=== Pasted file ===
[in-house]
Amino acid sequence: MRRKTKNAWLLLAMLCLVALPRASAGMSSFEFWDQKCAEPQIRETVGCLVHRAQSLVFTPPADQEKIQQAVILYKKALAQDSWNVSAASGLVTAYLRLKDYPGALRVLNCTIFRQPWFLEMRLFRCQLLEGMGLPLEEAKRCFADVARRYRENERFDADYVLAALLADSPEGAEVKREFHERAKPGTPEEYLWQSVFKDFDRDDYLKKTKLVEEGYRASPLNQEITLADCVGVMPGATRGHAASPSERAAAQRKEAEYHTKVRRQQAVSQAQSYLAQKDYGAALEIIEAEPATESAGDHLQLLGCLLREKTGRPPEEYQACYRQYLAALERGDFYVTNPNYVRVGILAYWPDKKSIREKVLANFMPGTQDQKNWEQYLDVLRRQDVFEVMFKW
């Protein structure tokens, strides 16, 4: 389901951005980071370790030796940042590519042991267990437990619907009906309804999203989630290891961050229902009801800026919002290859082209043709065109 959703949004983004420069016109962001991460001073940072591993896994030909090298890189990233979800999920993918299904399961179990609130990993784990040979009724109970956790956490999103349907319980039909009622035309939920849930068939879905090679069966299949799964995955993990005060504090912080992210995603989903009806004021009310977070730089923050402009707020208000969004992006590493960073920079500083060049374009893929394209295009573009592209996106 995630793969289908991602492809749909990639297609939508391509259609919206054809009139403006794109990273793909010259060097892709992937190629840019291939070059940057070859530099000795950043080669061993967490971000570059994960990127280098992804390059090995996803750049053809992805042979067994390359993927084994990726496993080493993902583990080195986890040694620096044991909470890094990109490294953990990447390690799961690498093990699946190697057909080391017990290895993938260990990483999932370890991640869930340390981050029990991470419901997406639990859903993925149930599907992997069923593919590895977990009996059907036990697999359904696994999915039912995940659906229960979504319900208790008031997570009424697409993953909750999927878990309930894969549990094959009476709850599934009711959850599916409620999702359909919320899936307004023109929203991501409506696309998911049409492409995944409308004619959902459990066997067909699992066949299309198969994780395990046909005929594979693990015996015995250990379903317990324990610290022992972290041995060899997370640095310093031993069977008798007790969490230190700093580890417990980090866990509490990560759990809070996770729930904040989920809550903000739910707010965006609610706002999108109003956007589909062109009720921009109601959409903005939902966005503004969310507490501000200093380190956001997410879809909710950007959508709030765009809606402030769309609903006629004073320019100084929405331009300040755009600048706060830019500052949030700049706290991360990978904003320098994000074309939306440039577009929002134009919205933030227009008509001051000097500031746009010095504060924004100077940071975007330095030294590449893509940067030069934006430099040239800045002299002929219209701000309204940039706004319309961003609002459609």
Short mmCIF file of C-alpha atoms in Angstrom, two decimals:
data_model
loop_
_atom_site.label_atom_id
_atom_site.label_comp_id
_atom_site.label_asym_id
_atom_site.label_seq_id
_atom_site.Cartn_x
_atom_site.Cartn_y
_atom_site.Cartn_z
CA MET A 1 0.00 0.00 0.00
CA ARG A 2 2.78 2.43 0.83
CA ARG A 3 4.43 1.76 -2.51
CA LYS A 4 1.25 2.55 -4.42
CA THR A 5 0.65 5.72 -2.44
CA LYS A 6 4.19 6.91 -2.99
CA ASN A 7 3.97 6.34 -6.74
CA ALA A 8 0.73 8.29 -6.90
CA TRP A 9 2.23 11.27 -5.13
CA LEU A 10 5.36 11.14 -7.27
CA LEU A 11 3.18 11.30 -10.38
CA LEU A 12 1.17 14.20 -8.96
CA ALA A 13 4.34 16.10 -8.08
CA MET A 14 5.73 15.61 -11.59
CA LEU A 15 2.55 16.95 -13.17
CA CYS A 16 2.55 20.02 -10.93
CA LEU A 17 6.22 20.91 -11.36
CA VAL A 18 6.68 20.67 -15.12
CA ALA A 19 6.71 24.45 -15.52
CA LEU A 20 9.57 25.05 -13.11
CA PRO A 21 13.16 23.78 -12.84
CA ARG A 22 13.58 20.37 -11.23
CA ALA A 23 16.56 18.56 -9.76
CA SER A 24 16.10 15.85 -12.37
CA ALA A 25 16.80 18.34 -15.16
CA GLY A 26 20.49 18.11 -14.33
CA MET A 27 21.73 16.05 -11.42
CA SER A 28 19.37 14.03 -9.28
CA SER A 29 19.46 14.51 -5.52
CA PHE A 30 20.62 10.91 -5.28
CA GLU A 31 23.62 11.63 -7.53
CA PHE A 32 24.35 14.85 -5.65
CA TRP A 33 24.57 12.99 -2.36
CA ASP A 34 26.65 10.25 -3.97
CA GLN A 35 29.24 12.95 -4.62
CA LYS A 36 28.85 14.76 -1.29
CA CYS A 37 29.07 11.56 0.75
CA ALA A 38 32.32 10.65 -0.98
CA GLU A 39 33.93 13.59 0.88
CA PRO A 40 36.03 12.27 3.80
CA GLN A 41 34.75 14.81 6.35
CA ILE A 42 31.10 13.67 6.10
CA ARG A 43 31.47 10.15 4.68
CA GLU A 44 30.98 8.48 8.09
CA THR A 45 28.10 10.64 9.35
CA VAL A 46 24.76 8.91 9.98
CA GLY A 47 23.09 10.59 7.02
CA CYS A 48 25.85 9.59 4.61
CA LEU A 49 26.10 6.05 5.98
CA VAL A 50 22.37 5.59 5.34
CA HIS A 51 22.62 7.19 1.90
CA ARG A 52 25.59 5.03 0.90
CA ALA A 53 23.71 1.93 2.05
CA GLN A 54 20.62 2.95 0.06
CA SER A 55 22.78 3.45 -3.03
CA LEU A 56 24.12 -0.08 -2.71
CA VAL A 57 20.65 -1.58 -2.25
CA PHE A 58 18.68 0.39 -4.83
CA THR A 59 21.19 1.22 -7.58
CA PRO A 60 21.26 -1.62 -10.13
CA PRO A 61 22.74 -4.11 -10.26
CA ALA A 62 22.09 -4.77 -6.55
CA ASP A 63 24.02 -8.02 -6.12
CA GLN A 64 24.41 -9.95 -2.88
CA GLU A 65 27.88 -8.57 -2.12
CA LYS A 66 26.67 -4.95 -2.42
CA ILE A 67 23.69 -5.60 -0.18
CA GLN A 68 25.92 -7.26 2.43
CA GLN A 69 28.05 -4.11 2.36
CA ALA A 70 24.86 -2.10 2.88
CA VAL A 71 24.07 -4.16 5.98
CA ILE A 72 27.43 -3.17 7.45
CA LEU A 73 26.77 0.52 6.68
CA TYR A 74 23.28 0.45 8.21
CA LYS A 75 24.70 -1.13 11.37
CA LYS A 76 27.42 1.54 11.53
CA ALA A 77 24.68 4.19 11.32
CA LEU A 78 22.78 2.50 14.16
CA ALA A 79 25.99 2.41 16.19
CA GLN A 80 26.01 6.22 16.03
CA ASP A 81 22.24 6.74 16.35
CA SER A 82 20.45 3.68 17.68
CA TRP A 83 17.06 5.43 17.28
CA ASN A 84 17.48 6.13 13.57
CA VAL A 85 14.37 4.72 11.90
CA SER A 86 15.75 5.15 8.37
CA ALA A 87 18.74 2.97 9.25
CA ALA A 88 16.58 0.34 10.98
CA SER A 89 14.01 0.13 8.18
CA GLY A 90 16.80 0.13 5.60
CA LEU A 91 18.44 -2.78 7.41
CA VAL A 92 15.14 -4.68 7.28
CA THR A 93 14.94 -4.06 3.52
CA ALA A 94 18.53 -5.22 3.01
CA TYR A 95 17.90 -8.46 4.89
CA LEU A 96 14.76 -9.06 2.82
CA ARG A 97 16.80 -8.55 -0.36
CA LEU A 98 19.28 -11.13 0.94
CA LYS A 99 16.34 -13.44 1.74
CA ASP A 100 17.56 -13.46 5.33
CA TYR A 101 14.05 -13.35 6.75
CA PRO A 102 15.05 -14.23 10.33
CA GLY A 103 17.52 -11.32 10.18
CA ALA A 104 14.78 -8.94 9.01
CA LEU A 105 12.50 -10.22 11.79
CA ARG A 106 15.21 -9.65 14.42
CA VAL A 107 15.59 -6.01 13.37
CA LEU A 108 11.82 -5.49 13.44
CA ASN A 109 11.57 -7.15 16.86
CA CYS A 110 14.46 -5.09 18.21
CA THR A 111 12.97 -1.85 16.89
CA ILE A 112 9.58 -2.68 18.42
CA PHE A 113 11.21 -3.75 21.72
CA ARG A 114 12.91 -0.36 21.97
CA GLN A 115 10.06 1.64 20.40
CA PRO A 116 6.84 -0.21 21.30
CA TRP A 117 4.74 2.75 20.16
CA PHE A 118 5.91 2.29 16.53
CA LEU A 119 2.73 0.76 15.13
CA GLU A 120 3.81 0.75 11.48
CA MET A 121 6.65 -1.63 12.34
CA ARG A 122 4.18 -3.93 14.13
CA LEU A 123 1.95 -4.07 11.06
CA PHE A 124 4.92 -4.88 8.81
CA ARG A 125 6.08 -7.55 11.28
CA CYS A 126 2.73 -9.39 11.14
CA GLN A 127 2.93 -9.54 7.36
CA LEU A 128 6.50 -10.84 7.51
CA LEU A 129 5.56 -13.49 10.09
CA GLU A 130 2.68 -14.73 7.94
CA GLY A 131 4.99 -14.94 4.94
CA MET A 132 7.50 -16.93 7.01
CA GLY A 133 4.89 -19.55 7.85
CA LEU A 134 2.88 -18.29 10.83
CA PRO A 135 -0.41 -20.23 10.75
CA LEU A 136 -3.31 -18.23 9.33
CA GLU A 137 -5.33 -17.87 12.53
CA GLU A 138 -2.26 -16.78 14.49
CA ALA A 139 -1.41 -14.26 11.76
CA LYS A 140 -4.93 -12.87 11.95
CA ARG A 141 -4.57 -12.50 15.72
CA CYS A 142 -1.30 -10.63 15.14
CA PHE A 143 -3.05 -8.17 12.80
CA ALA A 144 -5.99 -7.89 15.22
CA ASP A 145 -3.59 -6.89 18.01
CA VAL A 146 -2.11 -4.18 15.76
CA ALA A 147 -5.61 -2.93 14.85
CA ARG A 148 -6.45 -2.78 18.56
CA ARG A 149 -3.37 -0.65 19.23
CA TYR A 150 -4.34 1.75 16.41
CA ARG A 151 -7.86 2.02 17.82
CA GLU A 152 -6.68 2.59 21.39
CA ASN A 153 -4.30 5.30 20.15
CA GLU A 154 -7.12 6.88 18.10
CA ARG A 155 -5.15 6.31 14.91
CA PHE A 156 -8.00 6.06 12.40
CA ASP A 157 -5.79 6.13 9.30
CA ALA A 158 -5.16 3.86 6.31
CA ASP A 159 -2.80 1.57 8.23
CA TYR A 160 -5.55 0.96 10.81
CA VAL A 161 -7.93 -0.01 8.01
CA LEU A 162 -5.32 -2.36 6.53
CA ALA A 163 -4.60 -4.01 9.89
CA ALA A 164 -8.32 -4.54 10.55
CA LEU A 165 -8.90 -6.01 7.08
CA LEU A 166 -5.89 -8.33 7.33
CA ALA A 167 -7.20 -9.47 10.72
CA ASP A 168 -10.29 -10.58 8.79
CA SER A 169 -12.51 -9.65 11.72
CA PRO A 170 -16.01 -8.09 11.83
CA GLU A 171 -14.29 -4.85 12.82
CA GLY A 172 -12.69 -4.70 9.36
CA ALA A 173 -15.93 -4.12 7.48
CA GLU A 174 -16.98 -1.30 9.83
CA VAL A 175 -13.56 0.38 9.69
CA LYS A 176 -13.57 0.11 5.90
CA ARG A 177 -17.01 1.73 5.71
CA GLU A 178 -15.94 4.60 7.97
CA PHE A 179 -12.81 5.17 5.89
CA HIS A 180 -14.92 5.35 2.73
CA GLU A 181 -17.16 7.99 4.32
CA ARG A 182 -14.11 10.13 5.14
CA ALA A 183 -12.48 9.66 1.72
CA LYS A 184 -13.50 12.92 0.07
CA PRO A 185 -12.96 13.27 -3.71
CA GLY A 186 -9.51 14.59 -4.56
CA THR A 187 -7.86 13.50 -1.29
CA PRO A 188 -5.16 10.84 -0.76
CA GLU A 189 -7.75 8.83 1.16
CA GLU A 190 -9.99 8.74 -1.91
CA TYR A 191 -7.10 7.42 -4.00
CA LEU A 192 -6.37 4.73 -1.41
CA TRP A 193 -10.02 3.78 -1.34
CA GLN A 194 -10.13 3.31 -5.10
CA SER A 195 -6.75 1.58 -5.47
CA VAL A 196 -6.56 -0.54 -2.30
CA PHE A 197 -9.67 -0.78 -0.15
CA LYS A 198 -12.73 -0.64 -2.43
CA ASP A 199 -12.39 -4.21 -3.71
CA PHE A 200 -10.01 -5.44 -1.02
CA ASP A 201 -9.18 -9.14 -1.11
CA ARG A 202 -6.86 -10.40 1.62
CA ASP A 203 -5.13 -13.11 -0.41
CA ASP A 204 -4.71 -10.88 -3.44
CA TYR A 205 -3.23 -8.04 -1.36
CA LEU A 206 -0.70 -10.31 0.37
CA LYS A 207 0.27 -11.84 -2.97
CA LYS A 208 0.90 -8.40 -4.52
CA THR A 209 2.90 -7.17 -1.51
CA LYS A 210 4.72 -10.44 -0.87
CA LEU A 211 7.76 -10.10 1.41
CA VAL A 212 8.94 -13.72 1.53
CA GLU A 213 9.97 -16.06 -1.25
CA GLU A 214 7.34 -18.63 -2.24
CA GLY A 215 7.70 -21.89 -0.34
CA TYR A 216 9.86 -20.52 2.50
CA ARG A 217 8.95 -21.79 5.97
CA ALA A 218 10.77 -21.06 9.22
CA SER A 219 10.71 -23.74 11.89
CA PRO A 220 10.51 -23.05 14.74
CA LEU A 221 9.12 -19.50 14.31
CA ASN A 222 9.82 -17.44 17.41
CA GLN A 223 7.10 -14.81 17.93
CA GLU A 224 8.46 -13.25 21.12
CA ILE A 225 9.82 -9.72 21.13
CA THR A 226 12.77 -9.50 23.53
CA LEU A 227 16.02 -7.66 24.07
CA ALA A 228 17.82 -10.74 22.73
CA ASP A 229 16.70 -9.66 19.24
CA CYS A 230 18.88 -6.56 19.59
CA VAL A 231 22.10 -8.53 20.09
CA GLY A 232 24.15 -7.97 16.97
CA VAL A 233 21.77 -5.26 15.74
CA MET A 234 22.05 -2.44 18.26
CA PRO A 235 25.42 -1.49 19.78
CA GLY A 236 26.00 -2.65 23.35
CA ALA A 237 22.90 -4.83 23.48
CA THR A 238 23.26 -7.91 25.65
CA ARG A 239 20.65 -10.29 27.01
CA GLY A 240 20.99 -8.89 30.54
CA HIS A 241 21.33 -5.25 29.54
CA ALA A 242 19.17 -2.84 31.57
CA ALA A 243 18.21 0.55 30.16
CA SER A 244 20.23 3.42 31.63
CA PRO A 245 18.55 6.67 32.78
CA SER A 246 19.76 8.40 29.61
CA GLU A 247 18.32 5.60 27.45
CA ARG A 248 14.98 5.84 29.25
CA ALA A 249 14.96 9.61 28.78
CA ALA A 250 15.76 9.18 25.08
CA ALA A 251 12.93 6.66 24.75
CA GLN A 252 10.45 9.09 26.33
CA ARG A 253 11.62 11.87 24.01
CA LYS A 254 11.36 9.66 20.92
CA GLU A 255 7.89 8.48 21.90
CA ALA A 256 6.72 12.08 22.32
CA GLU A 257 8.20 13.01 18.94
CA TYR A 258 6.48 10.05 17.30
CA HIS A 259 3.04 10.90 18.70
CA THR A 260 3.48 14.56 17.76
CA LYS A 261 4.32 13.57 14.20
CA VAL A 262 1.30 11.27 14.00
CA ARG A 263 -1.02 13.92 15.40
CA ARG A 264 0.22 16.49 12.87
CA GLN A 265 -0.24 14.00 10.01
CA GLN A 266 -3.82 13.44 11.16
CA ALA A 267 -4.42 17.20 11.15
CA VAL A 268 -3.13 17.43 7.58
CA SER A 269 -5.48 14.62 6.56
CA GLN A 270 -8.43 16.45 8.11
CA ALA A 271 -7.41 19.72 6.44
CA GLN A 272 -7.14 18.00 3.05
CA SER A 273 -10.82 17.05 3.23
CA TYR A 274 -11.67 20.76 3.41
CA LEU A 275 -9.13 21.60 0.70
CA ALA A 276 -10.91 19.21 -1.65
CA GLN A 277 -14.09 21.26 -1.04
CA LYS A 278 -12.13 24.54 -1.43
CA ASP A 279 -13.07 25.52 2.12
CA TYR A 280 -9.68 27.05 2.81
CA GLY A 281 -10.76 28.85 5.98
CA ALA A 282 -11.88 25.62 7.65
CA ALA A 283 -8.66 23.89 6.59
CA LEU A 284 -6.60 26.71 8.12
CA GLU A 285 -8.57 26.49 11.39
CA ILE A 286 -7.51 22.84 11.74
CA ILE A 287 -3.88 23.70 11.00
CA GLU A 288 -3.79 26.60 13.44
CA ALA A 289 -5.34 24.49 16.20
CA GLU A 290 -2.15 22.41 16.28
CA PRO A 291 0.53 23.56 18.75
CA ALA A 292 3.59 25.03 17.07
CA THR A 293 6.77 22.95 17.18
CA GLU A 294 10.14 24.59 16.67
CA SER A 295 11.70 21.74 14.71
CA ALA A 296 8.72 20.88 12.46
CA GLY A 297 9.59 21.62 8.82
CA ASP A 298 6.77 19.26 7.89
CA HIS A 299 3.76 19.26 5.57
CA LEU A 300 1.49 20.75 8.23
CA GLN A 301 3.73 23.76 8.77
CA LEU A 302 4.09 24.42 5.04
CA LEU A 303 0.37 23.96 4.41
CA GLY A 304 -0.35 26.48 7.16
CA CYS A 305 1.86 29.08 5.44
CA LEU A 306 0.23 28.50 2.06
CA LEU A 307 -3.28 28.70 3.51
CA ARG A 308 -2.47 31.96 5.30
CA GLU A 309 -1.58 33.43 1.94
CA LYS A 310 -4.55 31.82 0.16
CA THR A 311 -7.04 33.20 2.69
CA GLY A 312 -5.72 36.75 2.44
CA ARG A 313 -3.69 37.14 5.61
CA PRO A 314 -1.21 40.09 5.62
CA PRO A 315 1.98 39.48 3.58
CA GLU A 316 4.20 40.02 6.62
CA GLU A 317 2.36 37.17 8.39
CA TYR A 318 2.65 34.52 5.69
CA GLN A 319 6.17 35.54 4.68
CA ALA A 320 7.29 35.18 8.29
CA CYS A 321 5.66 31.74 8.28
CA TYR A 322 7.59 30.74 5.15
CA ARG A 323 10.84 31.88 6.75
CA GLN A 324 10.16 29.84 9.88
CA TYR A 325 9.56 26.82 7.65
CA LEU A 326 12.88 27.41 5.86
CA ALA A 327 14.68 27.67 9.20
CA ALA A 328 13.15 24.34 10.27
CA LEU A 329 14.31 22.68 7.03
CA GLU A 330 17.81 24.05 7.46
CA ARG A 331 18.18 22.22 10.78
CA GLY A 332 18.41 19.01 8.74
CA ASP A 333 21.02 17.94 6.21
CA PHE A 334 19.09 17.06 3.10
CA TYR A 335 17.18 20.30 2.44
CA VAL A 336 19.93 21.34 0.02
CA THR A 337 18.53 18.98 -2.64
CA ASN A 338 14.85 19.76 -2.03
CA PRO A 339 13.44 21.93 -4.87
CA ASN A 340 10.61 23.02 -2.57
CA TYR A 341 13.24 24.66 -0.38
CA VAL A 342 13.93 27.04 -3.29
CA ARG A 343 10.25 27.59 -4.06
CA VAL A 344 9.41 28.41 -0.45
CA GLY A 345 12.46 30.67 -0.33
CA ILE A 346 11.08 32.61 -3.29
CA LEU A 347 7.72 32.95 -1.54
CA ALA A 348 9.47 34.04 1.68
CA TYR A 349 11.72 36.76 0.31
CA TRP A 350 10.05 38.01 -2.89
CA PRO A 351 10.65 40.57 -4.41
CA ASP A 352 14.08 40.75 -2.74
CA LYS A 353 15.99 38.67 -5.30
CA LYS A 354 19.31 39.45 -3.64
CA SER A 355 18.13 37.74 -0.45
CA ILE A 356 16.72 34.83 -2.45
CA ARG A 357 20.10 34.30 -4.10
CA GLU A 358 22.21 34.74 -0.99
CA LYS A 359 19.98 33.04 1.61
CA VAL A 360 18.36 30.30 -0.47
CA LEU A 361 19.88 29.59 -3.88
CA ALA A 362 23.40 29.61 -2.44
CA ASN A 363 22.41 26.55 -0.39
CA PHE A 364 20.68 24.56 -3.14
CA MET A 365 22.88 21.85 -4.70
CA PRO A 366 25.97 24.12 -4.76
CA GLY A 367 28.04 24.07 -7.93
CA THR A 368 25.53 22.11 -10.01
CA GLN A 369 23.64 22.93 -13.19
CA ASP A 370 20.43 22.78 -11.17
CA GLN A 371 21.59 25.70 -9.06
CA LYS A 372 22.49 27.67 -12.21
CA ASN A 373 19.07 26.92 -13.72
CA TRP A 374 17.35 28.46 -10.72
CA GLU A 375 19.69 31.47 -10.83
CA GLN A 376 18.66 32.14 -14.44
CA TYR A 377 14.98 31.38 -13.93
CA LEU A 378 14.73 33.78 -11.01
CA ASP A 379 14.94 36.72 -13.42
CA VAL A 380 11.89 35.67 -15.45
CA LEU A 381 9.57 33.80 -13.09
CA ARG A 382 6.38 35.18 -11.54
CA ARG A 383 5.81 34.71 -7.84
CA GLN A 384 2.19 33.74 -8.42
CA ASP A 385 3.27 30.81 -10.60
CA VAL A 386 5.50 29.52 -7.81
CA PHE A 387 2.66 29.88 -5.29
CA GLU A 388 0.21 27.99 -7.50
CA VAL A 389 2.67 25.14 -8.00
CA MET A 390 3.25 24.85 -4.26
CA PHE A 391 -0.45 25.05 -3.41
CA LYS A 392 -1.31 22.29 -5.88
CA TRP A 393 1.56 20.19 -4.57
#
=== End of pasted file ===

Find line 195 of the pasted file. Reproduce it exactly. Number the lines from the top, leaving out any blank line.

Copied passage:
CA ARG A 182 -14.11 10.13 5.14